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The mean platelet volume and plateletcrit as predictors of short-term outcome of acute ischemic stroke

  • Al-Amir Bassiouny MohamedEmail author
  • Hassan Mohamed Elnady
  • Hazem Kamal Alhewaig
  • Hesham Moslem Hefny
  • Ashraf Khodery
Open Access
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Abstract

Background

Activation of the platelet plays an important role in the process of atherosclerosis. Mean platelet volume (MPV) is significantly associated with the poor outcome of acute ischemic stroke while the results of studies about the relationship between plateletcrit (PCT) and stroke outcome were inconsistent. The aim of this work is to determine whether an association exists between MPV and plateletcrit (PCT) and outcome of acute ischemic stroke.

Methods

We examined 157 patients with ischemic stroke, admitted to the Sohag University Hospital. The diagnosis of stroke was performed clinically according to The World Health Organization and confirmed by brain CT and MRI when needed. Platelet indices including MPV and PCT were assessed immediately (within 2 h) after admission. After 3 months, the functional outcome was assessed using the modified Rankin Scale (mRS) with assessment of the relationship between platelet indices and stroke outcome.

Results

About 50% of the participants have favorable outcome. MPV was significantly higher in the unfavorable group (10.4 ± 2.3 fL) than in the favorable one (8.7 ± 1.3 fL) (P < 0. 001). MPV was an independent predictor of poor short-term outcome of acute stroke after controlling for confounders like diabetes mellitus. The mean PCT was significantly higher in the unfavorable group (0.28 ± 0.1%) than in the favorable one (0.25 ± 0.1%) (P = 0. 04) but not considered as an independent predictor of poor short-term outcome of acute stroke.

Conclusions

MPV and PCT were significantly correlated with poor functional outcome, only MPV was an independent predictor of poor short-term outcome of acute stroke after controlling for confounders like DM, and these platelet indices can be used as a prognostic tool.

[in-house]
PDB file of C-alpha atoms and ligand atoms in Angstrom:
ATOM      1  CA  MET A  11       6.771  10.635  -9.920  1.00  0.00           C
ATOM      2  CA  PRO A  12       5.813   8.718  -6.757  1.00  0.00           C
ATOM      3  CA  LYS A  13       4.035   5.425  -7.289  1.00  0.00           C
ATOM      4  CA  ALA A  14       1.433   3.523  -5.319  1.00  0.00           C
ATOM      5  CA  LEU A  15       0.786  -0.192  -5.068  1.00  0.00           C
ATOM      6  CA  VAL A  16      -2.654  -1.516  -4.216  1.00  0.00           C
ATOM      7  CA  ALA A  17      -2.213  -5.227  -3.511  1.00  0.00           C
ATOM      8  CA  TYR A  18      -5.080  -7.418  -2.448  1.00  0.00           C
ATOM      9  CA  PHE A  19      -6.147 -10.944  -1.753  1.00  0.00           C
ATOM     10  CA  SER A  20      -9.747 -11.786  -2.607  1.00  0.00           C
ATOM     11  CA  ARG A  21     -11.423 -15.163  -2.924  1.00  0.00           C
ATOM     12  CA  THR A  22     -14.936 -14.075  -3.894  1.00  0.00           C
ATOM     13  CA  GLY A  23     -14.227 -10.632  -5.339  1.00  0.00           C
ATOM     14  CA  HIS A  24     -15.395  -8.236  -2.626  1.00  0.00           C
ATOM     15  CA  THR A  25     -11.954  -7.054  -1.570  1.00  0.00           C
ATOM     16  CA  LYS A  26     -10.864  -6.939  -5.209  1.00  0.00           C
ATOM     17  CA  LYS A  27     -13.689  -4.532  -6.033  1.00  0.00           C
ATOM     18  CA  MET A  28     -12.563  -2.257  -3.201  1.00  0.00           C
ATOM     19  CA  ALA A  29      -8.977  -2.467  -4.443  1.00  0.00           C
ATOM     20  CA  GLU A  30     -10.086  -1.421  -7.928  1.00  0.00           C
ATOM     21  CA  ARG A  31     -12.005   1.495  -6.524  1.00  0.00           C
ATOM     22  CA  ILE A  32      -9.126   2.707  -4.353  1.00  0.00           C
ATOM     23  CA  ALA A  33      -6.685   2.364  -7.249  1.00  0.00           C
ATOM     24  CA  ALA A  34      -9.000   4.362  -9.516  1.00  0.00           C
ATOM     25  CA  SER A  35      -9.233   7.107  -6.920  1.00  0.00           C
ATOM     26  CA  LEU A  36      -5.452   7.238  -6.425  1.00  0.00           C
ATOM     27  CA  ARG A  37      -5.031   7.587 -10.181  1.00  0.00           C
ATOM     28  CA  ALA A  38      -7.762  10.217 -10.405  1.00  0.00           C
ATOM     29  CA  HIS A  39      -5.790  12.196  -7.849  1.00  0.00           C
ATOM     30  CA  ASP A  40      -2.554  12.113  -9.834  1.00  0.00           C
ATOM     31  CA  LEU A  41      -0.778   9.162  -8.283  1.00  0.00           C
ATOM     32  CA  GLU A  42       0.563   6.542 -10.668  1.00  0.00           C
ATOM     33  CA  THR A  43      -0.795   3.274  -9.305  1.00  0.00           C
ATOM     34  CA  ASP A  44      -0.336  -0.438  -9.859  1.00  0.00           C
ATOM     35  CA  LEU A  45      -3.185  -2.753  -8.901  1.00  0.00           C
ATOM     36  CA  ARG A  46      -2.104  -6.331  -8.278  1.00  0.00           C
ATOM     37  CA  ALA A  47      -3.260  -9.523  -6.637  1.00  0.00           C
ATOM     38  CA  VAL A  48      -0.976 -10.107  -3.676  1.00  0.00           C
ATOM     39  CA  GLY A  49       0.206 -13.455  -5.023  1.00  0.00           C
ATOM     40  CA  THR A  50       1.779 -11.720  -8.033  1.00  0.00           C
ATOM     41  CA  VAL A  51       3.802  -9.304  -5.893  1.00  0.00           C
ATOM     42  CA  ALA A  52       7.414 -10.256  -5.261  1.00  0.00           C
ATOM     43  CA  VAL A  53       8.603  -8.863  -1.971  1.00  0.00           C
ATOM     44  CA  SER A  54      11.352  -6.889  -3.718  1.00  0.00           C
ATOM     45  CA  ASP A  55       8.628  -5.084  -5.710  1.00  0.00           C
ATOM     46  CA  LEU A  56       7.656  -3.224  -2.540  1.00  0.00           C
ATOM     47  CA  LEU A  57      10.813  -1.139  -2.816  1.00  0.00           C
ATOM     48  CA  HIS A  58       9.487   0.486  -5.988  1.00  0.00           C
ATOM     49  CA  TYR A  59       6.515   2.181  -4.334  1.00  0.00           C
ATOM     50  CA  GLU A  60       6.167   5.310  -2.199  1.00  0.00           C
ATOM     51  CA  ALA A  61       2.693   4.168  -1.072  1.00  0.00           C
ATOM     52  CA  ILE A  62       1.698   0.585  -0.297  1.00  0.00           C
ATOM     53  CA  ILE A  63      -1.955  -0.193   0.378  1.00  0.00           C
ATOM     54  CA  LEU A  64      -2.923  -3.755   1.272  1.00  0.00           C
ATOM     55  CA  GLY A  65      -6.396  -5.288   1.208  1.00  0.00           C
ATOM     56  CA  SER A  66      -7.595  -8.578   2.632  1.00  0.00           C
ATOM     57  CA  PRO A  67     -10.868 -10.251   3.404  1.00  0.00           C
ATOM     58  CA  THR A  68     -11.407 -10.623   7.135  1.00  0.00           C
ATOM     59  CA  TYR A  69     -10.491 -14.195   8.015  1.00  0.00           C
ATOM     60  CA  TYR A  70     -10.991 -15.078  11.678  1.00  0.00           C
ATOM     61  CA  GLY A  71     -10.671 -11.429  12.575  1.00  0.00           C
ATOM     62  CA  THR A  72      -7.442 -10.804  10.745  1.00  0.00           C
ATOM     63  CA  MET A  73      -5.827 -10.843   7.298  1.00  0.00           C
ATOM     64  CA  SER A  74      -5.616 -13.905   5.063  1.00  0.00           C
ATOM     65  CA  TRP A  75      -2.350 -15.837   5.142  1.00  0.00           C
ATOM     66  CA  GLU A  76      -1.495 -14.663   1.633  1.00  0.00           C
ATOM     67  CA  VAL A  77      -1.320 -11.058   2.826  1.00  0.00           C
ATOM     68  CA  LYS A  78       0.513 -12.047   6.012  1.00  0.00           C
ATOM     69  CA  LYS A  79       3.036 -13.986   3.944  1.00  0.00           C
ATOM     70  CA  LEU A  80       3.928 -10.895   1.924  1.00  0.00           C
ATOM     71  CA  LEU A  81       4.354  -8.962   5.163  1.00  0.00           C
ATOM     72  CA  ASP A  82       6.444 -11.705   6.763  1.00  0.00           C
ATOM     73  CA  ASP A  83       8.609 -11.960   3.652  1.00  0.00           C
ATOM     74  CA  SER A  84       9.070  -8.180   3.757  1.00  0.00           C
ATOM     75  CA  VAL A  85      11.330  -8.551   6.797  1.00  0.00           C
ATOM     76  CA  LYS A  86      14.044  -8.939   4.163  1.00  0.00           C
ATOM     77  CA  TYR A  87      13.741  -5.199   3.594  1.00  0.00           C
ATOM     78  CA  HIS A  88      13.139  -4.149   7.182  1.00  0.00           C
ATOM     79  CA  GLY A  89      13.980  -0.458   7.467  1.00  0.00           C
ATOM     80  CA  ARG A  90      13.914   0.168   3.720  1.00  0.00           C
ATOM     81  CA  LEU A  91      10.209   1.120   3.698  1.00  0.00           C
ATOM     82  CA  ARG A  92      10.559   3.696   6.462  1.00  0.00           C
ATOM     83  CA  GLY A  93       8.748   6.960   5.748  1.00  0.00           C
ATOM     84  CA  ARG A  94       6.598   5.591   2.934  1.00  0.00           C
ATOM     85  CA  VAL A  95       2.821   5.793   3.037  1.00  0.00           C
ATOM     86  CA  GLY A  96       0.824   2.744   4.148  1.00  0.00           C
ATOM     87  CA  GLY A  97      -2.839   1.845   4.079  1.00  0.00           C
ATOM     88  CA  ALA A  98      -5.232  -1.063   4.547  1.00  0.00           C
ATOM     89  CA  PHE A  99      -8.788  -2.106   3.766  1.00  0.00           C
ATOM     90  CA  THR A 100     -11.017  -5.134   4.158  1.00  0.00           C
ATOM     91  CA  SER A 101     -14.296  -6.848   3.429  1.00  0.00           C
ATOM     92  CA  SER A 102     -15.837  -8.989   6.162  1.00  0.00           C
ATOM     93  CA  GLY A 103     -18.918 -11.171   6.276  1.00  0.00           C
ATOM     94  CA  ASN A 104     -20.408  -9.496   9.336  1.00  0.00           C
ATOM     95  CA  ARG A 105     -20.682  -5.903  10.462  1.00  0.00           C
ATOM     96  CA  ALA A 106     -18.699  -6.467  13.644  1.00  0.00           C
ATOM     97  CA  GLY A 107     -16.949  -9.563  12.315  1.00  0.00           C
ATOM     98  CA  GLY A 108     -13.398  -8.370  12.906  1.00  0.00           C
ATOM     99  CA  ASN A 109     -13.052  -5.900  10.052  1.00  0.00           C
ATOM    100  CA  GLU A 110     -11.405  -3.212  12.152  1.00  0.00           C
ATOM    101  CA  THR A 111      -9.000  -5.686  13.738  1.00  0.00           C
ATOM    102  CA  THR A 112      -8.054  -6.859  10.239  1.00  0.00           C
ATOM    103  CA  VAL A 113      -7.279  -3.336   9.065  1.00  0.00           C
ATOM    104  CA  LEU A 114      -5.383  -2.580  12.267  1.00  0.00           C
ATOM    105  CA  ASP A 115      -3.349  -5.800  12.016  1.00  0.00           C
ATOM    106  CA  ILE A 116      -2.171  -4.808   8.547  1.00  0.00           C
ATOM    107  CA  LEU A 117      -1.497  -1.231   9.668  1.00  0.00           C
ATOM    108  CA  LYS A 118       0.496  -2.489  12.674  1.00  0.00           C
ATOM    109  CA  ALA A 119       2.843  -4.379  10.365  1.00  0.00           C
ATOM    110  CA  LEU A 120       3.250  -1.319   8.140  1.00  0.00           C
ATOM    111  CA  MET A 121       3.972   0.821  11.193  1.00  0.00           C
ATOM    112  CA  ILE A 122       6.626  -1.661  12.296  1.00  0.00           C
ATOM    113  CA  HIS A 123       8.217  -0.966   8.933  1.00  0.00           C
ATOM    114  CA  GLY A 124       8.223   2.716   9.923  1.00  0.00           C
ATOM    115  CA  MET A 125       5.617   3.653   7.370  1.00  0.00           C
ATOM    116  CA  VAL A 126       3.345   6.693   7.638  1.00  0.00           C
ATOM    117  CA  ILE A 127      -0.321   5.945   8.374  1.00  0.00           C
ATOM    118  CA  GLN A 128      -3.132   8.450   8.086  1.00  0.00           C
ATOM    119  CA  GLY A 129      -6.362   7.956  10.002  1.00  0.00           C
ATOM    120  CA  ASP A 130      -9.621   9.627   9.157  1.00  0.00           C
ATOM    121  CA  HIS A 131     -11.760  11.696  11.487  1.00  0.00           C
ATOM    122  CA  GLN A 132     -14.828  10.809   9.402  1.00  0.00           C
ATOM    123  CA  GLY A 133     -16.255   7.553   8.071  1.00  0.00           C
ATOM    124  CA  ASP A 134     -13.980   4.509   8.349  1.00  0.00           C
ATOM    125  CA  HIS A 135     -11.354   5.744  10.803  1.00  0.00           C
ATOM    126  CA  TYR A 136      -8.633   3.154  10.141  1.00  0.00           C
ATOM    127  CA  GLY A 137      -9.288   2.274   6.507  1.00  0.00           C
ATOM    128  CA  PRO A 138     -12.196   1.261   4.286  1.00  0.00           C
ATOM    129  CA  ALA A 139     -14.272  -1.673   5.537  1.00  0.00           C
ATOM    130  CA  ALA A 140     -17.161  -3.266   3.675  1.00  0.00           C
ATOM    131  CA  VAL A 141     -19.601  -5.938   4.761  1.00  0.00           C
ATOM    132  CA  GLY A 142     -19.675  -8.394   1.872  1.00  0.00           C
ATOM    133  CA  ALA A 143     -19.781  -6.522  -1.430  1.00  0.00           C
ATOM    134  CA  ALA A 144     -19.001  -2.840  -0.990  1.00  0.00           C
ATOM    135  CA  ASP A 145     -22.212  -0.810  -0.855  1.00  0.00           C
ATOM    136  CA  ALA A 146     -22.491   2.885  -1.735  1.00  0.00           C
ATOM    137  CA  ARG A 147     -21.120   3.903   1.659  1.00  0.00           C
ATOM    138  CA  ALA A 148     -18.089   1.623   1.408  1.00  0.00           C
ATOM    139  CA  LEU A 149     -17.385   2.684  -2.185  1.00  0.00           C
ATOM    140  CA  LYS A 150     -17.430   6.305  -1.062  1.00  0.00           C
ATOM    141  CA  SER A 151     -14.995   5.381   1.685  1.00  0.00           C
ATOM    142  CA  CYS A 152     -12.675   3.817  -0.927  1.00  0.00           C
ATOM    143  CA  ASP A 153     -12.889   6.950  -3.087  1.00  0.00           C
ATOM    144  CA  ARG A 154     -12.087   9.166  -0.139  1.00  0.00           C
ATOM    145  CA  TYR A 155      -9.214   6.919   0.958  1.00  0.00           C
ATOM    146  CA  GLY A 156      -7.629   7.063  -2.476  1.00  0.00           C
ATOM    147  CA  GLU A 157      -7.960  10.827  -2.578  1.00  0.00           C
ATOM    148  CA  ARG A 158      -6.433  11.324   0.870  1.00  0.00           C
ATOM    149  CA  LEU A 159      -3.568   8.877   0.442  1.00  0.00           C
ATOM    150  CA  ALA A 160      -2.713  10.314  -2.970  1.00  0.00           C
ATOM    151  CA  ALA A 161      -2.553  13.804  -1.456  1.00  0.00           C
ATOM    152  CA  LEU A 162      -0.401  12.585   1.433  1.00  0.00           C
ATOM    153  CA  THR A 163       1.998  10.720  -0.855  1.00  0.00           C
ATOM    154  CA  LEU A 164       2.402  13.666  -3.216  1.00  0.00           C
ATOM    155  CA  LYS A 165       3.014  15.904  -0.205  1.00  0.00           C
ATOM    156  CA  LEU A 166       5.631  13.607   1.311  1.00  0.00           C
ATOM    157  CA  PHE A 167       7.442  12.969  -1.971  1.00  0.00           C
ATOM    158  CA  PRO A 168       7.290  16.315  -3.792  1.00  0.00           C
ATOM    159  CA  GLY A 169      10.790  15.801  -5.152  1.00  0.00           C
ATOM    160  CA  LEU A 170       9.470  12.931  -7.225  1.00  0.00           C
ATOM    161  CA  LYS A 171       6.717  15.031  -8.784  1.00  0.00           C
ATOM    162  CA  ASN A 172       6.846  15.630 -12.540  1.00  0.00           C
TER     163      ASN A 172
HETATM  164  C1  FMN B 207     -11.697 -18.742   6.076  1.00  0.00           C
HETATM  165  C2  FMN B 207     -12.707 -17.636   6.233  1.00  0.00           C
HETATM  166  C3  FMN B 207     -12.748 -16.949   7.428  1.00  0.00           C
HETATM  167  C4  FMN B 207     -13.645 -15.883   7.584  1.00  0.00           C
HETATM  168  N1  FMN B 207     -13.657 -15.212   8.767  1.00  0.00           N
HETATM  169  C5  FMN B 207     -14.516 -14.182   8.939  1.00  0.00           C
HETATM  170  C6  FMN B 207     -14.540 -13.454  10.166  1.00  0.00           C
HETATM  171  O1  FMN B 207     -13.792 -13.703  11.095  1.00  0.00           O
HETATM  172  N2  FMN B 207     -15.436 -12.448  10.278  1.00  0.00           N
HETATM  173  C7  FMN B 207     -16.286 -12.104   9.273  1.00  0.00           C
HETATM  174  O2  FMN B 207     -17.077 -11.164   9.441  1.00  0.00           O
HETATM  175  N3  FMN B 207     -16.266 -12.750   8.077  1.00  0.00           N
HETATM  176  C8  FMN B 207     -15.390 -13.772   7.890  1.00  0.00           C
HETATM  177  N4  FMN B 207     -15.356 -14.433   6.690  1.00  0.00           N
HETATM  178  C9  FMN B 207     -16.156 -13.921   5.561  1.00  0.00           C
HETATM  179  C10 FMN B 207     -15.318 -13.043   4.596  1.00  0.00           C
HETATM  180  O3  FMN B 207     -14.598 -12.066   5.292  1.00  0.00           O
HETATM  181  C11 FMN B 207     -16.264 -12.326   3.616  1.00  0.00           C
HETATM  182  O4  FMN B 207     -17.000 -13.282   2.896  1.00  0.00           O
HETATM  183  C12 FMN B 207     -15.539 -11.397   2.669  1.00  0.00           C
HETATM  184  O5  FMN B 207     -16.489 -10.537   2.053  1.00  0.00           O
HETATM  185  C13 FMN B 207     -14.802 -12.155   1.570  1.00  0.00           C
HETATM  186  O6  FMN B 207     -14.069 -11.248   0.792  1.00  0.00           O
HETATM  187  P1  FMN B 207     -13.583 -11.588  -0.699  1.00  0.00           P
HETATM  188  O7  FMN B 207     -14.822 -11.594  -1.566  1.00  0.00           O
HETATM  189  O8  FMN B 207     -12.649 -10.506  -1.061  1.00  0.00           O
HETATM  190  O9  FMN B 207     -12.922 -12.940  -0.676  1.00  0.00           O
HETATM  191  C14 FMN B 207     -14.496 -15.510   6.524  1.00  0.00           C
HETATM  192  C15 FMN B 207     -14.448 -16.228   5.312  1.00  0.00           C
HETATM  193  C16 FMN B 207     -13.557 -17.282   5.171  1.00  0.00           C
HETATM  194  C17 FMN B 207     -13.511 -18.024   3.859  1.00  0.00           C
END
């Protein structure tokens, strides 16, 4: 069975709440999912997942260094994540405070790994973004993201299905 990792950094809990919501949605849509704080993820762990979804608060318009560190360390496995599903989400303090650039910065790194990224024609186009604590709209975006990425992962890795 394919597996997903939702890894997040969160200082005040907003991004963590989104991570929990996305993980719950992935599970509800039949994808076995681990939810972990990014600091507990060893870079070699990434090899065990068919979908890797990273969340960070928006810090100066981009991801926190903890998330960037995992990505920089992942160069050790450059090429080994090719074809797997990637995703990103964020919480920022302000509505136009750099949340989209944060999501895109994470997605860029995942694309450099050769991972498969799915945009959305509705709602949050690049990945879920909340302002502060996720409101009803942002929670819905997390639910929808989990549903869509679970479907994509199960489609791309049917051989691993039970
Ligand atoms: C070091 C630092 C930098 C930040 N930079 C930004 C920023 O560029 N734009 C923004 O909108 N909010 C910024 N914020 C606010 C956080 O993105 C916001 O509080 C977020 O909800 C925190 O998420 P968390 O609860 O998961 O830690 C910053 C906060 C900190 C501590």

Keywords

Mean platelet volume Plateletcrit Outcome Stroke 

Abbreviation

CSS

Canadian stroke scale

CVD

Cerebrovascular diseases

MI

Myocardial infarction

MPV

Mean platelet volume

mRS

Modified Rankin Scale

PCT

Plateletcrit

Introduction

Under some pathological conditions like diabetes mellitus, obesity, metabolic syndrome, acute myocardial infarction (AMI), and stroke, the platelets may be larger in size and more reactive and this phenomenon seems to play an important role in several vascular diseases. Mean platelet volume (MPV) could be obtained from a simple and routine blood count and has a prognostic significance in stroke and AMI [1].

Platelet activation plays a key part in the process of atherosclerosis and then its potentially major adverse clinical outcomes, such as ischemic stroke and myocardial infarction (MI) [2, 3, 4]. It is well documented that there is a direct relationship between the platelet physiology and ischemic stroke by a number of observations, including the appearance of platelet thrombi on atheroma, and certain antiplatelet agents (e.g., aspirin) significantly reduce the incidence of ischemic stroke after initial transient ischemic attacks [5, 6, 7, 8], and so measuring the platelet function by platelet indices (MPV and PCT) is useful in various clinical situations.

Many existing studies investigate the relationships between MPV and prognosis of coronary diseases [8, 9, 10], but studies between platelet indices and cerebrovascular accidents are lacking. Some studies found that increased MPV is associated with different stroke subtypes [8, 11, 12] while another study reported that MPV has been shown to be predictive of stroke recurrence [13].

PCT (also called platelet mass) is the volume occupied by platelets in the blood as a percentage and calculated according to the formula (PCT = platelet count × MPV/10,000). The number of platelets in the blood is maintained in an equilibrium state by regeneration and elimination [14, 15, 16].

Under physiologic conditions, the rate of platelet production is continuously regulated so that the circulating platelet mass (platelet count X MPV) is kept constant, and both MPV and platelet count are inversely associated [17, 18].

Platelet mass can be derived from data obtained from the routine full blood count and was accepted as an indicator of circulating platelets in a unit volume of blood [19, 20].

The available data regarding the relationships between antiplatelet drugs and large platelets are lacking. Particularly, aspirin does not seem to significantly affect platelet volume, either in vitro or in vivo [21]. Conversely, large platelets may have an increased reactivity even in patients with stable coronary artery disease undergoing dual antiplatelet therapy with aspirin and clopidogrel [22].

The goal of this study is to determine out whether an association exists between MPV and PCT and outcome of acute ischemic stroke.